The Ultimate Guide To Recording Everything – Drums

So how complex is recording a drum kit going to be, when we’ve already said that there are all sorts of different microphone placements and choices for something as simple as an acoustic guitar? Well, the answer is ‘very’, but also ‘easy’, as we have a couple of very simple solutions, one of which is recommended by MusicTech-featured producer, Bob Clearmountain.


Drum recording methods: one to two microphones

Microphone types Large-diaphragm condensers and dynamics, all cardioids


You can mic a drum kit up with just one microphone. It won’t sound perfect, but if you are limited, the simplest way is using either a single overhead microphone – a good-quality cardioid condenser – or one mic set a distance away in front of the kit to capture the entire setup and the room ambience. Obviously, the results depend very much on the room and the quality of the mic, but you can get a good mix of ambience and kit – indeed, some would say have this ‘room’ mic set up anyway, to record everything together, as it can be mixed in later.

We featured Bob Clearmountain in the magazine a couple of years ago – this legendary producer has worked with everyone from Tina Turner to Elton John. He has a surefire, quick-and-easy way to record a drum kit with just two mics.

You place one, in his case a Shure Beta 52 dynamic, in front of the kick – or where you can (if there is a hole), inside the kick to avoid recording the air rumble from the drum surface itself. The other microphone, a good condenser like a Neumann M 49 with a cardioid pattern pointing down, is placed as an overhead to the kit and fairly centrally over the snare and toms.

Mike Hillier also details some of the other common two-microphone techniques in his From Recording To Release series at, where he covers spaced and coincident pairs of overheads, and the ORTF, Recorderman and Glyn Johns techniques, which all demand fairly specific mics and placement.

Then there’s the X-Y technique, similar to that used on acoustic guitar, which eliminates any phasing issues. All these techniques will suit; but the ones illustrated over the page will get you there even easier.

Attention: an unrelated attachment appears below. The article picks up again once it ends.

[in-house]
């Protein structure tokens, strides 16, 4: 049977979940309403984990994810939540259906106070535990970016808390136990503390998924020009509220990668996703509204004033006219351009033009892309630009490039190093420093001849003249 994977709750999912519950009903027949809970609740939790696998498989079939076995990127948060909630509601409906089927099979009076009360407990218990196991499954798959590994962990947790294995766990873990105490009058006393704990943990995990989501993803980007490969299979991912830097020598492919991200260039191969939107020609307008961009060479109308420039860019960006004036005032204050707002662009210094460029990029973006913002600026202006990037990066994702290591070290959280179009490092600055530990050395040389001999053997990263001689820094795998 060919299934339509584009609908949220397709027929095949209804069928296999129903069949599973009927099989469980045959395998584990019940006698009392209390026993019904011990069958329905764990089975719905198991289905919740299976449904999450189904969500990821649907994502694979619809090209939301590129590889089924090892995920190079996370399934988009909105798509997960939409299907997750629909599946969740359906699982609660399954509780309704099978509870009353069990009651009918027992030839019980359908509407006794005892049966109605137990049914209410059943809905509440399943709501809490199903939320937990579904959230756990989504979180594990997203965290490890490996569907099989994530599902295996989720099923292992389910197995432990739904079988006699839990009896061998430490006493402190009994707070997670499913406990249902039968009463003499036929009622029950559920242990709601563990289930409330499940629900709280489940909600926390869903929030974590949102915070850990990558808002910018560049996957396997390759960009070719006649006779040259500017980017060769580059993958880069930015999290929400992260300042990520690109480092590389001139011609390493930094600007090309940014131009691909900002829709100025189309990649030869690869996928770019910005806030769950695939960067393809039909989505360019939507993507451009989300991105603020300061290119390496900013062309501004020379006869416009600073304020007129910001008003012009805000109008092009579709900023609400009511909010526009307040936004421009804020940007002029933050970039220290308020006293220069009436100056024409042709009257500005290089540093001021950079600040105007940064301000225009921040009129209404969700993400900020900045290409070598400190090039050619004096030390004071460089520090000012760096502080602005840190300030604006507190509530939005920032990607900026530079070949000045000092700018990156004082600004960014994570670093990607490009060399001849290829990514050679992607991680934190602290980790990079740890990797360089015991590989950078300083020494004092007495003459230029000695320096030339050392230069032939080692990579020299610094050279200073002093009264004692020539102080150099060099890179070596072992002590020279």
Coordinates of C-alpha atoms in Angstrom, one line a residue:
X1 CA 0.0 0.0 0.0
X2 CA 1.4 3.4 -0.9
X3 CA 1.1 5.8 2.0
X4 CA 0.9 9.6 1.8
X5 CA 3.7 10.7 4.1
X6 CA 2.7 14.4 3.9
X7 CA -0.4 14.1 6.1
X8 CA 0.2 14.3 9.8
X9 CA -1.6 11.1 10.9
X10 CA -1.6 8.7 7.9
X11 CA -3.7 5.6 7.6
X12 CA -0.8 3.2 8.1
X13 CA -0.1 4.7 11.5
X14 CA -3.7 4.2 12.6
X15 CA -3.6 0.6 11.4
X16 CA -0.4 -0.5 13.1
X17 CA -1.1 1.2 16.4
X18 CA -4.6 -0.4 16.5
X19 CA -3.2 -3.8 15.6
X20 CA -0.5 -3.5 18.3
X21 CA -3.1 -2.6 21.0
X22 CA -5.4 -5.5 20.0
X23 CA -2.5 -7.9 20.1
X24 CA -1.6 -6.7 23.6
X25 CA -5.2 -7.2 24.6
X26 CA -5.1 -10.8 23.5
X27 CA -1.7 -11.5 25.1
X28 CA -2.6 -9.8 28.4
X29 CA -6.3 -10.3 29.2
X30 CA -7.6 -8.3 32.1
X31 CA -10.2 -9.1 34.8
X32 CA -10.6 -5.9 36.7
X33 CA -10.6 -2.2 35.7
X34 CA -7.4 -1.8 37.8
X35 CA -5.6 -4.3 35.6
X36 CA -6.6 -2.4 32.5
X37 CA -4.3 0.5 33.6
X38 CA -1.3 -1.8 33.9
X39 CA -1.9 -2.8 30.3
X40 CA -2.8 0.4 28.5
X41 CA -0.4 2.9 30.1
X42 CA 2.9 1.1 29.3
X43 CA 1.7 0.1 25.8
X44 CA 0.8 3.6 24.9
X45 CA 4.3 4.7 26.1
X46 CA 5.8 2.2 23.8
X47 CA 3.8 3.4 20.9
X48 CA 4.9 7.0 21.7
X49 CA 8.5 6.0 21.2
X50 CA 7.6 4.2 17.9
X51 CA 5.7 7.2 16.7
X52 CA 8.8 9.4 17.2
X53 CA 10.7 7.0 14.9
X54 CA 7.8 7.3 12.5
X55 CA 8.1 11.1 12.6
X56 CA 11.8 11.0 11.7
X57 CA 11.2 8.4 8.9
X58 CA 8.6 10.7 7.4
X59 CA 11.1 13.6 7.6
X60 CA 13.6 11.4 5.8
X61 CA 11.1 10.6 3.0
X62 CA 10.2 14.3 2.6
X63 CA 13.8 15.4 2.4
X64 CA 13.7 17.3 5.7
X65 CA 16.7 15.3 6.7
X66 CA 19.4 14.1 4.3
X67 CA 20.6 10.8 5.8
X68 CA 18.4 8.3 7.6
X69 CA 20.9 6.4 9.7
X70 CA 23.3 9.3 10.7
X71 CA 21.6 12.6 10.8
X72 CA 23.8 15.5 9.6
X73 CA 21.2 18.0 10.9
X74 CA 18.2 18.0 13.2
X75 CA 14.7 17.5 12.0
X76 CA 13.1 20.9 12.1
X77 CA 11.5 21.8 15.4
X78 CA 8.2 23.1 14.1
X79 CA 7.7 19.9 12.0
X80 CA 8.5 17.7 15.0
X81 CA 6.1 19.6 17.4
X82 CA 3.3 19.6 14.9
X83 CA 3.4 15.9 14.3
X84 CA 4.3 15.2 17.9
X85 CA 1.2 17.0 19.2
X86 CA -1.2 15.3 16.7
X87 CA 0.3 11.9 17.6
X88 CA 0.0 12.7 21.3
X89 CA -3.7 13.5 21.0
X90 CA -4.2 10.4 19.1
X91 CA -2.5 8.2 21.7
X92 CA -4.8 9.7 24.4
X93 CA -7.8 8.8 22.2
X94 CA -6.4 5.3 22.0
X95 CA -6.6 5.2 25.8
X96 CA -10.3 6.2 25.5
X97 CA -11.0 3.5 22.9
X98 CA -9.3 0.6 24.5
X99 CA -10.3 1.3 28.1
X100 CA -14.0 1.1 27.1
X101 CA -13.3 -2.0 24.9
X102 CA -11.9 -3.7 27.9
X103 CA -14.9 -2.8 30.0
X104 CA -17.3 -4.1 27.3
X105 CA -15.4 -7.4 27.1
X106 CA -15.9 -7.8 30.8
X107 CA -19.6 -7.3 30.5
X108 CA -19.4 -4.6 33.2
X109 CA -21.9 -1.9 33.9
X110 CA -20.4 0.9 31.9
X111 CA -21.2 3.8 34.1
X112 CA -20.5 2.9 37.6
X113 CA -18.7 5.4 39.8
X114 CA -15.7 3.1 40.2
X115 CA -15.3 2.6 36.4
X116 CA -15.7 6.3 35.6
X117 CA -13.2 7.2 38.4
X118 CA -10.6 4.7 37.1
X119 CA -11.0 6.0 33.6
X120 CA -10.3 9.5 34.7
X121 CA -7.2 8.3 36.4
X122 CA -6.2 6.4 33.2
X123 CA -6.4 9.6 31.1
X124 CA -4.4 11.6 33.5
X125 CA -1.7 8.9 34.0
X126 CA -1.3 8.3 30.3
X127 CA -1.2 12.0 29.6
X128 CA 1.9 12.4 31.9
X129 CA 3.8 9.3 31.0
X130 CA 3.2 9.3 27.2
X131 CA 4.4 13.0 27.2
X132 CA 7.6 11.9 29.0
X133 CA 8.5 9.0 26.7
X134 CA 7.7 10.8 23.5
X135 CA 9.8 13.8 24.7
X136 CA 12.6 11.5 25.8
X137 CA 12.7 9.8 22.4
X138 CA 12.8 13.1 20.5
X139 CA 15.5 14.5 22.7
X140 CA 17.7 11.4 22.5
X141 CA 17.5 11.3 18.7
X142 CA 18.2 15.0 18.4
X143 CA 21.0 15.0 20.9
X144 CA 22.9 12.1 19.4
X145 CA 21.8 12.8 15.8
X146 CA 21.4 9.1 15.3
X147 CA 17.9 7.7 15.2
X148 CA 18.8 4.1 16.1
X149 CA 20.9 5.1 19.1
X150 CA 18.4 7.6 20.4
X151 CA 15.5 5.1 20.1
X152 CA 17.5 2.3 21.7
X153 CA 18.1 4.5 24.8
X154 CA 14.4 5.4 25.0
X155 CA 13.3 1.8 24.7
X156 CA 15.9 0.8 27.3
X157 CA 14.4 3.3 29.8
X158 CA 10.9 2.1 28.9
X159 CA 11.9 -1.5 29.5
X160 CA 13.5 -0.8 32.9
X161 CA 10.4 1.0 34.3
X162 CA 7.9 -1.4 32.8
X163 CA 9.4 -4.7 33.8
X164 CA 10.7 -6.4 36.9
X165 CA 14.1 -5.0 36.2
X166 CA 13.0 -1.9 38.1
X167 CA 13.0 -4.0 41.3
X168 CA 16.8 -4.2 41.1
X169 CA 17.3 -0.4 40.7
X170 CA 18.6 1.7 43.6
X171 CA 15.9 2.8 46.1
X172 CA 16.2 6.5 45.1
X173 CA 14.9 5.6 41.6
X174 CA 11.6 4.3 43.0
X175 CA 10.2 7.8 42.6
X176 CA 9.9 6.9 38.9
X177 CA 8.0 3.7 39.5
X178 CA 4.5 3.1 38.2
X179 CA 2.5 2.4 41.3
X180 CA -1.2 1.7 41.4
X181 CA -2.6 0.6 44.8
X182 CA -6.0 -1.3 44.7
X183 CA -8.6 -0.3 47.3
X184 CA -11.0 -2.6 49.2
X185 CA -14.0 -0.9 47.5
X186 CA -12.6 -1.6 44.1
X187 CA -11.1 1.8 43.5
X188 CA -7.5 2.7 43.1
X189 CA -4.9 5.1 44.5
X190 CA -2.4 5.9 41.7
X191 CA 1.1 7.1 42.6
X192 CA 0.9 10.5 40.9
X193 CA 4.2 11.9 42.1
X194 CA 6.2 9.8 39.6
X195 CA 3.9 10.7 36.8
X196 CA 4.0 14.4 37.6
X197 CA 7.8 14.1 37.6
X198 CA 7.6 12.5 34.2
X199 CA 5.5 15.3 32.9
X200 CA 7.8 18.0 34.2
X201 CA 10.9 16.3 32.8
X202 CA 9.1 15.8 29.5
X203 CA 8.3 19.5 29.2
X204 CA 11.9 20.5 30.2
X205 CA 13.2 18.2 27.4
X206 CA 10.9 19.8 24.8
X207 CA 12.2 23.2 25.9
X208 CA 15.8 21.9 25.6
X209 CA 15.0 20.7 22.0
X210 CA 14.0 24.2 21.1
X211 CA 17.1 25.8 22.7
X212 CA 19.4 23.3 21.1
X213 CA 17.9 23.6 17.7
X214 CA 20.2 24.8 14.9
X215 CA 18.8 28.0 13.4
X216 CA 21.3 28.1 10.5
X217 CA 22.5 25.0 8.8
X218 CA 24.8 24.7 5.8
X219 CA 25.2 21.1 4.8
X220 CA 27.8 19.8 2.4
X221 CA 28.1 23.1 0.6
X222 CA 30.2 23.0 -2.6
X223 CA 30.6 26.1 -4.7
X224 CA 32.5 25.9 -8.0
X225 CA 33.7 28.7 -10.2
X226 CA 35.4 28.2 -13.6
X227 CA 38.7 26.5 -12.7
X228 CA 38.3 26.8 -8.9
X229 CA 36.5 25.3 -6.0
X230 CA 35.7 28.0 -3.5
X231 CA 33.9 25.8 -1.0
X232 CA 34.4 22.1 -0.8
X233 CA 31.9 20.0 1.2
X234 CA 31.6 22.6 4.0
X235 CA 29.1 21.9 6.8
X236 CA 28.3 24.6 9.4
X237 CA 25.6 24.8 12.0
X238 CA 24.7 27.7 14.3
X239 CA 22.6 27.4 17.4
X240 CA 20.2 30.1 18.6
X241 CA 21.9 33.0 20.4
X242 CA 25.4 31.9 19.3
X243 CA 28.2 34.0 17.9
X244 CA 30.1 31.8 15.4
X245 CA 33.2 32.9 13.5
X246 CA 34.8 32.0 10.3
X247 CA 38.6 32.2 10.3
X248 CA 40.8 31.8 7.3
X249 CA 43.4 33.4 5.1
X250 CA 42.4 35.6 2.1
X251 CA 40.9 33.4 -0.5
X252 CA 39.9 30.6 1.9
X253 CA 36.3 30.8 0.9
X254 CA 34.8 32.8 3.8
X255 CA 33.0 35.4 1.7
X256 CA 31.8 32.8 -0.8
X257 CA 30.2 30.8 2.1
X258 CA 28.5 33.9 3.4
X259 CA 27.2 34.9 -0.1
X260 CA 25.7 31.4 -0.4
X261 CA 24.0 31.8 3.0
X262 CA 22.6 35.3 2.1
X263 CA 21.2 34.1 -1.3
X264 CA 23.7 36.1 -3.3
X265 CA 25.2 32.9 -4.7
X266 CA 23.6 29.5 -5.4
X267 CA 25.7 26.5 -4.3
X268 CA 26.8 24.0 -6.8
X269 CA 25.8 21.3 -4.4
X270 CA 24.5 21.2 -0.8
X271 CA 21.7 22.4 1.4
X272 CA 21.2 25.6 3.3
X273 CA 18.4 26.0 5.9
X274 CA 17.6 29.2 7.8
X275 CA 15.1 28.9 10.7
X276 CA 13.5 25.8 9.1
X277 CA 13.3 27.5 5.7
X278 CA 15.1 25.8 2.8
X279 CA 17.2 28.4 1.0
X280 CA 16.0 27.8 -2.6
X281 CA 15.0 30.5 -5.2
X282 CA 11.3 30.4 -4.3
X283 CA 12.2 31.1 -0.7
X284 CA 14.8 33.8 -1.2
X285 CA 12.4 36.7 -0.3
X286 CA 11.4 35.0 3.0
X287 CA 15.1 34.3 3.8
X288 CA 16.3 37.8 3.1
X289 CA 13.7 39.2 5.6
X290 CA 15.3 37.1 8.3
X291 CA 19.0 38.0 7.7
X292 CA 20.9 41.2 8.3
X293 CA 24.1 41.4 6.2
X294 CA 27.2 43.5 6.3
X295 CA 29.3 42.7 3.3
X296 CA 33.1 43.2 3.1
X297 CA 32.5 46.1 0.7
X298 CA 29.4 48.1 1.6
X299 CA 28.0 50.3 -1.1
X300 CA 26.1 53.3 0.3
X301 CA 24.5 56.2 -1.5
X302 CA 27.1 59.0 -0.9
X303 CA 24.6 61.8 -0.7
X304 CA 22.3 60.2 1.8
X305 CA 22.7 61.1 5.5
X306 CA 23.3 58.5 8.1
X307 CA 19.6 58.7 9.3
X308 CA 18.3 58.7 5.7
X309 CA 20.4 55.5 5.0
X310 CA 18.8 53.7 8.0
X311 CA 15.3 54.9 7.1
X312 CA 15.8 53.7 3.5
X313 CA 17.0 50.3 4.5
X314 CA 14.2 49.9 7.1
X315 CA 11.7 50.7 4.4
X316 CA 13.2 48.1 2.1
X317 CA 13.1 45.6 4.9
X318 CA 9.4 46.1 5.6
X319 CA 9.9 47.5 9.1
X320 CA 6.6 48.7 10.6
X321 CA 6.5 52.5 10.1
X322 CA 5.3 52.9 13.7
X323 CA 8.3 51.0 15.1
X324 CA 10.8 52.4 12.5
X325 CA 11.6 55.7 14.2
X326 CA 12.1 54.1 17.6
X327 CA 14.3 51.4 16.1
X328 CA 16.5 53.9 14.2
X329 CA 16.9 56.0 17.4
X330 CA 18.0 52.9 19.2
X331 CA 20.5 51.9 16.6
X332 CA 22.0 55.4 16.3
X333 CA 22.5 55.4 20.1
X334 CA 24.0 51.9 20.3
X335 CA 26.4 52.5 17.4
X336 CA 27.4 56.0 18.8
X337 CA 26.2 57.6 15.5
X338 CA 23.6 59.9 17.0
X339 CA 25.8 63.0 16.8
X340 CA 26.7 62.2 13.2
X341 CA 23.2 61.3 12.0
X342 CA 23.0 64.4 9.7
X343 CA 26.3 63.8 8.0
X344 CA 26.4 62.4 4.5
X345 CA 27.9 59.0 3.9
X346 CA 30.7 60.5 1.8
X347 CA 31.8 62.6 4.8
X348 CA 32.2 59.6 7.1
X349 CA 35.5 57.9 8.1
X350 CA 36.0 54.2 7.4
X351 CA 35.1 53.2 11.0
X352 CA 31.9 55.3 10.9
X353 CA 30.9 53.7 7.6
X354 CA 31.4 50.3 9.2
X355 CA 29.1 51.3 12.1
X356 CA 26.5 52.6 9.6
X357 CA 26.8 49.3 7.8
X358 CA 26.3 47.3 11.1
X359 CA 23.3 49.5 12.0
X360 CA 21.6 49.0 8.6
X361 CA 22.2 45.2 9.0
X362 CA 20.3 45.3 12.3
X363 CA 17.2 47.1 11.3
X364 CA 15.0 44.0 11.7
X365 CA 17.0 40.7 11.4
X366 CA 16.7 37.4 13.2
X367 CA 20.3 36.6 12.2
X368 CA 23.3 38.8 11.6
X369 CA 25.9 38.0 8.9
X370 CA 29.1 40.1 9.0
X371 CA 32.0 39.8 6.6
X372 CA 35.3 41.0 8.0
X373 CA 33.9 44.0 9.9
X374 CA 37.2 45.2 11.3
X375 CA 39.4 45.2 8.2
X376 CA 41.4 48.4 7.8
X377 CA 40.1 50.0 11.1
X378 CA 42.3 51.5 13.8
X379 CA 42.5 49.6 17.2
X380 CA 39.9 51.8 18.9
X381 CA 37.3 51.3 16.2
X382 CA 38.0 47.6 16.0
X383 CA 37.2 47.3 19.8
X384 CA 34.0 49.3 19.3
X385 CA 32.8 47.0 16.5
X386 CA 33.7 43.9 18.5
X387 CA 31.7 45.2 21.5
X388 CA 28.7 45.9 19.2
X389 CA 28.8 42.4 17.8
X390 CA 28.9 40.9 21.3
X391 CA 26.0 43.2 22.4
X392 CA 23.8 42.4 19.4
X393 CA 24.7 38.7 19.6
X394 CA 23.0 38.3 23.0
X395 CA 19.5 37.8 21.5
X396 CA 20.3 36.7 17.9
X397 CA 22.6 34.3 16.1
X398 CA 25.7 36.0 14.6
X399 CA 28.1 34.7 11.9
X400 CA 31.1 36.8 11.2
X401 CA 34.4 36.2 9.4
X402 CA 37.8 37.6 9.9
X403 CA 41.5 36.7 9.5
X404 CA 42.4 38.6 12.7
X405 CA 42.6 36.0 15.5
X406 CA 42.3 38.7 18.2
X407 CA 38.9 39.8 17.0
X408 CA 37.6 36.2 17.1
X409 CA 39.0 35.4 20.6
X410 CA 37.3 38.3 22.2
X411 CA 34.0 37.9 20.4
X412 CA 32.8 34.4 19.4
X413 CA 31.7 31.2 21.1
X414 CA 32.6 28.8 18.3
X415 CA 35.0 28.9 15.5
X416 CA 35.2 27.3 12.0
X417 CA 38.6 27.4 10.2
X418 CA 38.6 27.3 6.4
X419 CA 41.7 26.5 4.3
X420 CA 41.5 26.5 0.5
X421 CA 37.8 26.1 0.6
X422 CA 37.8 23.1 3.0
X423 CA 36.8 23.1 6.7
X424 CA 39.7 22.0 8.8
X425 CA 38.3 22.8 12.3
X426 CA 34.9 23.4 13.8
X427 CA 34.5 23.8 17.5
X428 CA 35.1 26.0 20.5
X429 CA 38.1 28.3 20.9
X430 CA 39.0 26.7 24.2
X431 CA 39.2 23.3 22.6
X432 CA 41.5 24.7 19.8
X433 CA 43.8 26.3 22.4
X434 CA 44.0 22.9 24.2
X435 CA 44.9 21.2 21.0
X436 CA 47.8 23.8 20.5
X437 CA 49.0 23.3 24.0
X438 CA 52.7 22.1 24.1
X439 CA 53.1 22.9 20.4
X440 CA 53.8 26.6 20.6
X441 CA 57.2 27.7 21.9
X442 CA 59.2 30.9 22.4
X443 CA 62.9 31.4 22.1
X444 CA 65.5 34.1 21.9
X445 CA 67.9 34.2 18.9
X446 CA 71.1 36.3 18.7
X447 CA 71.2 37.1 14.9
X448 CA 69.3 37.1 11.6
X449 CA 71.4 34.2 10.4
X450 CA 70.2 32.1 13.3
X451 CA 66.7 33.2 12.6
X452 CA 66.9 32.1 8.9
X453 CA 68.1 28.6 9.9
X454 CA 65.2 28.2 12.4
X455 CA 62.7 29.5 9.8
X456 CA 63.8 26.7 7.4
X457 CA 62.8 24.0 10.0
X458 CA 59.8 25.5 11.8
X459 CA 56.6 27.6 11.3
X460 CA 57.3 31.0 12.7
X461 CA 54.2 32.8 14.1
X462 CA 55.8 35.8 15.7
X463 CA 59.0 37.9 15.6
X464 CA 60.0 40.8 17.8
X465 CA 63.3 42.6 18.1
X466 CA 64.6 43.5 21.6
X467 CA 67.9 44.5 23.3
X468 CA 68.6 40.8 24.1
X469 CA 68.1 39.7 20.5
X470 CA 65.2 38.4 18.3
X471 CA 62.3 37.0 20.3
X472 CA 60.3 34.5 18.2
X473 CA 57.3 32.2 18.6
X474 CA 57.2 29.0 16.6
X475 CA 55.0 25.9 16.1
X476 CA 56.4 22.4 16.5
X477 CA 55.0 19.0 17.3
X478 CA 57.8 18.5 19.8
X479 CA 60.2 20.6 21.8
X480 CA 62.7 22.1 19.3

Drum recording method: three-plus microphones

Microphone types Large-diaphragm condensers and dynamics, all cardioids


The flexibility of what you can mix with can be increased, simply by adding microphones to different parts of the kit.

So with three mics, you could add a snare microphone to the Clearmountain kick and overhead combo. Then you can add a fourth to the hi-hat and a fifth to the toms, and keep going until you run out of individual drums or mics. Some engineers also favour adding another mic to the outside of the kick drum, while leaving one on the inside, too.

So what about the actual placement and types of all of these microphones? For the big, deep and midrange sounds of the kick, snare and tom, you should, more often than not, choose dynamic microphones with their cardioid or super-cardioid patterns. For hats and cymbals, use small-diaphragm condensers instead.

In terms of placement, as we’ve seen with the kick, a mic can be placed inside to get more of the drum body sound. It can be placed a few inches outside, for a boomier sound. For snare drums, go close – maybe two inches away – and point the mic directly at the head, as you want quite an isolated sound. For toms, you’ll want to go a bit further out – up to four to six inches – to lessen bass and get more of a midrange balance.

With just one mic, place it exactly between two toms. For both toms and snares, place the drums at the rim or one to two inches in from it. With sharper, crisper hats, use small-diaphragm condensers, four inches away, pointing down, or try eight inches from the edge, pointing at the bell. For cymbals, it’s the same kind of small-diaphragm condenser, placed six inches above and pointing down.

Drum-microphones recommendations

Audio-Technica ATM230
Price £140
Designed for toms and does a great job.

Lewitt LCT 640
Price £879
A great all-round mic that’s flexible enough for a variety of studio tasks.

Peluso P-49
Price £1,499
A great-quality condenser for capturing the kit from above.

sE Electronics SX1D
Price £199
A large-diaphragm condenser designed for percussion.

Sennheiser MK 8
Price £690
This microphone can turn its hand to pretty much anything, so could quite easily be an overhead choice.

Shure SM57
Price £92
They say: “The legendary SM57 is an industry-standard, versatile cardioid dynamic microphone tuned for clean reproduction of amplified and acoustic instruments.” We agree.

Telefunken DD4
Price £1,010
Four dynamic microphones tuned specifically for drums.

Other recommendations

AKG C414
Price £815
Use as a pair for overheads.

Neumann TLM 49 (overhead)
Price £1,250
Use as a single overhead, or pair to capture the main kit.

Sennheiser MD 421
Price £339
Famed for being very versatile, this is great for snares and toms.

Sennheiser E600
Price £839
A complete kit, ready to tend to all your drum-mic needs.

Shure Beta 52A
Price £148
A great, dedicated microphone for your kick recording.

Shure Beta 91A
Price £255
And another great microphone for your kick recording.

Shure Beta 181
Price £399
A great hi-hat and overhead microphone.

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